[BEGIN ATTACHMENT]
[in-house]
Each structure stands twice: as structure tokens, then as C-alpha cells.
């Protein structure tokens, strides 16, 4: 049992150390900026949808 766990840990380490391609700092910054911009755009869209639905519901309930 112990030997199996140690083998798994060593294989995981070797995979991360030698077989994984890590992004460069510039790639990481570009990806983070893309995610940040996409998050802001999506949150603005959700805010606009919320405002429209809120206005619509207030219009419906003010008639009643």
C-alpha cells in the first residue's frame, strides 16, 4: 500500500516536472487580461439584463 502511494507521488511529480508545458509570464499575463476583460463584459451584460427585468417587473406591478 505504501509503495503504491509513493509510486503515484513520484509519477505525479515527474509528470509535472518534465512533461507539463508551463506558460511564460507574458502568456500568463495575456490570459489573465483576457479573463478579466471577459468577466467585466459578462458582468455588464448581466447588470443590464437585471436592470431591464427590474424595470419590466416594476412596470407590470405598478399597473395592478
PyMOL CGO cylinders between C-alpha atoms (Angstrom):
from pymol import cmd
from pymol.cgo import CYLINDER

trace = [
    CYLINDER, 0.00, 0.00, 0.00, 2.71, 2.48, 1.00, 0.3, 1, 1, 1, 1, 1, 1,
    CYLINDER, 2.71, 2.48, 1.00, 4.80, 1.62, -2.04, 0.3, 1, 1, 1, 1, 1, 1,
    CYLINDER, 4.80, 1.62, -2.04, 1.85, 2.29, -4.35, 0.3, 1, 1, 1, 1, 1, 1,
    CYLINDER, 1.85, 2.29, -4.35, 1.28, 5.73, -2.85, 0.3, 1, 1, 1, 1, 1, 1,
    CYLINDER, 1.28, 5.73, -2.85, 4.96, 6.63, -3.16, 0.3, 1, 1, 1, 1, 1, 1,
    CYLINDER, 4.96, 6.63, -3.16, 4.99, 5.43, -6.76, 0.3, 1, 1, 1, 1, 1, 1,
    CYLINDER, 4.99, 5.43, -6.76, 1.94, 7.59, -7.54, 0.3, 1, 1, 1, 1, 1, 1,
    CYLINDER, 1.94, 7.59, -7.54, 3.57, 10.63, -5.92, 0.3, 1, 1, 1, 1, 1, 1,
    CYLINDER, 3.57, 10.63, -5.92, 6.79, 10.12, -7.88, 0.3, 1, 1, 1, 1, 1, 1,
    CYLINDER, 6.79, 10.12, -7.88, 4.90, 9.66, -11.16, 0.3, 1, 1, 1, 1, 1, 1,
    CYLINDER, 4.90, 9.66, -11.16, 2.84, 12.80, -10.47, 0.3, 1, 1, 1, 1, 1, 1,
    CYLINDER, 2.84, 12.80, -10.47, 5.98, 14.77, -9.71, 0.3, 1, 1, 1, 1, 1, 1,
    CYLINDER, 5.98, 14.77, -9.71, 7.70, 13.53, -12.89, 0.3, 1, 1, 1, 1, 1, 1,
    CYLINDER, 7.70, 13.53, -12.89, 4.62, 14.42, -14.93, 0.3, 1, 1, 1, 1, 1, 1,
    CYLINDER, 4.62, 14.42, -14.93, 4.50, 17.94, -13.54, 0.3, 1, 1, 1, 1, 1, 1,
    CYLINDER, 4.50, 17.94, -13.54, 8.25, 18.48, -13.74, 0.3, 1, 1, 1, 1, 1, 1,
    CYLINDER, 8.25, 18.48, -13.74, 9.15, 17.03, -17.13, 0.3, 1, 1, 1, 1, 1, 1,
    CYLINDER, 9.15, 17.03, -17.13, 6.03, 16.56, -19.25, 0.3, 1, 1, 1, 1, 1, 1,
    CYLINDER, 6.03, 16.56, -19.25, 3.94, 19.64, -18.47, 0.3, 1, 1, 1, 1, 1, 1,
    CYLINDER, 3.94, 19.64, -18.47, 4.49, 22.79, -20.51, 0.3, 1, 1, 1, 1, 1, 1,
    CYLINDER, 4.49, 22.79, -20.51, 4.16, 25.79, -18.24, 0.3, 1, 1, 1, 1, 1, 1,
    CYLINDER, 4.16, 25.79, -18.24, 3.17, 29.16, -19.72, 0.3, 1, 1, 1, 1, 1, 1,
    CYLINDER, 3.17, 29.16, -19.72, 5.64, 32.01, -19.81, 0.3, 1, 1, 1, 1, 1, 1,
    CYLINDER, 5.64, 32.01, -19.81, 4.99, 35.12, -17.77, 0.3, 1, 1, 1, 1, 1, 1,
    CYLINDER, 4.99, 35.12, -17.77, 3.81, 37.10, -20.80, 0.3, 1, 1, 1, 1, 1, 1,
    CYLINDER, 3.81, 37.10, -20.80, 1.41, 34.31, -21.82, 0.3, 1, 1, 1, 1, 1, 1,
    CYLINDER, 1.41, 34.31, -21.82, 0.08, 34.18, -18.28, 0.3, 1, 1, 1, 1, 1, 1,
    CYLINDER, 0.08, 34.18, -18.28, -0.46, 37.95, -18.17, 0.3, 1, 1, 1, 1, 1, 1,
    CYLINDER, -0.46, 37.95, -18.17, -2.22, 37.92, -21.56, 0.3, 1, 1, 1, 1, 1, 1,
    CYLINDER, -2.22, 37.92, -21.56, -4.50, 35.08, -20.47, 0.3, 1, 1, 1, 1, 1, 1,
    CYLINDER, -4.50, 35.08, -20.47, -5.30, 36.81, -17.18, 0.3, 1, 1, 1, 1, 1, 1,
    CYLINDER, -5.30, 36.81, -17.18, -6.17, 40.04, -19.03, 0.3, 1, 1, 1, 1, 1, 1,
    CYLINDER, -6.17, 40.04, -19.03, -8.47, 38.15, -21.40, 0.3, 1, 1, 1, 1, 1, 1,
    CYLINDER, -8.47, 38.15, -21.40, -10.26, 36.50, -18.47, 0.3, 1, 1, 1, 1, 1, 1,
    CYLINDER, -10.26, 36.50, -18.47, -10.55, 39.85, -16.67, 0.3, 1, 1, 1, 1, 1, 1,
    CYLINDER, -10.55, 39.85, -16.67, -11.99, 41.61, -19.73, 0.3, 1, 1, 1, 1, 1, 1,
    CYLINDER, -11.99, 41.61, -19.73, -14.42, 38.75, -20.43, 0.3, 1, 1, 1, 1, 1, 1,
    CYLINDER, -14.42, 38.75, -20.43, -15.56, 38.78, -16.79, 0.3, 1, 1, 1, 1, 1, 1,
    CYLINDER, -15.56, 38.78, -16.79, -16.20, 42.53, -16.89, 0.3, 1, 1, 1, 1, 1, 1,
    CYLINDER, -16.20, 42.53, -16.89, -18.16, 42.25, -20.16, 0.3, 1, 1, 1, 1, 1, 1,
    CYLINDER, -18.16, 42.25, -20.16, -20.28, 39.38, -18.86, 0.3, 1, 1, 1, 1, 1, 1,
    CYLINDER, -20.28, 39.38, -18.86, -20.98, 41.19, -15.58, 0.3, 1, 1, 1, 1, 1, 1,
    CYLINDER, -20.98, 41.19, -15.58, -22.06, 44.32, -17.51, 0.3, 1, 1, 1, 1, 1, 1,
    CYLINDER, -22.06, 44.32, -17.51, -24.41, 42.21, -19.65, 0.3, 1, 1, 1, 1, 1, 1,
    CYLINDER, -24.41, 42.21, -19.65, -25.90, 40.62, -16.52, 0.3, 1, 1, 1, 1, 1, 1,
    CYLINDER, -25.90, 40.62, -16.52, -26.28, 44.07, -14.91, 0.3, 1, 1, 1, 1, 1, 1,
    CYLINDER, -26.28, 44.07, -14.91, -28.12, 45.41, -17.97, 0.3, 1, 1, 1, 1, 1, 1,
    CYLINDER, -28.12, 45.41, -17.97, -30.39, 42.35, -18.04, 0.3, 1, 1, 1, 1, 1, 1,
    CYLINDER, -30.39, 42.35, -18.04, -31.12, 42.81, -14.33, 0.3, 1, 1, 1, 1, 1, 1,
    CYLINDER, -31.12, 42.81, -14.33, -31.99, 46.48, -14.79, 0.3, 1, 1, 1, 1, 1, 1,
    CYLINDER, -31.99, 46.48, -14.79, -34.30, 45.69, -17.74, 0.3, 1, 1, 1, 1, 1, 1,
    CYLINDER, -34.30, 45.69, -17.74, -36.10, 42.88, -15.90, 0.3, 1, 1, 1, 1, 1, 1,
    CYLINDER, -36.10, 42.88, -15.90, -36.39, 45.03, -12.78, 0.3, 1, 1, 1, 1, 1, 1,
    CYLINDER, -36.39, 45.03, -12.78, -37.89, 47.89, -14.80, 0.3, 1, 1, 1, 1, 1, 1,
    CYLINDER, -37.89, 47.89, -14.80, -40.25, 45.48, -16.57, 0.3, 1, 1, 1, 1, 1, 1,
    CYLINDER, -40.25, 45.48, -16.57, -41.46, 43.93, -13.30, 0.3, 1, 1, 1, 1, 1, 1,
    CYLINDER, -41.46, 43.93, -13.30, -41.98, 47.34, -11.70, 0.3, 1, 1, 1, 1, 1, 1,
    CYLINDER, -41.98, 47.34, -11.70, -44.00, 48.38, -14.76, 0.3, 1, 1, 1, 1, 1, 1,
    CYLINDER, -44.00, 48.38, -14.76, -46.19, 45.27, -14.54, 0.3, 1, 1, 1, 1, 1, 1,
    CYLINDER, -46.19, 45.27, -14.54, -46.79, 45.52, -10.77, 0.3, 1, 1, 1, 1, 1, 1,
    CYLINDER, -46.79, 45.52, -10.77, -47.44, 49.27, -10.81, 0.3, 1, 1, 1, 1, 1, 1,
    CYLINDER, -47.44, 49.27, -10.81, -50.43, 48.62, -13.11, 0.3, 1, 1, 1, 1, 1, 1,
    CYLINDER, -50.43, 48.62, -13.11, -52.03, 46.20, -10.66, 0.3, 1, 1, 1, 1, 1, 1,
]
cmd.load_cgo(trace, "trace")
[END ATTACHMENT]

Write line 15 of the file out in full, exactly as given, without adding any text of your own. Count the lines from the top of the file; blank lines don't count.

    CYLINDER, 4.99, 5.43, -6.76, 1.94, 7.59, -7.54, 0.3, 1, 1, 1, 1, 1, 1,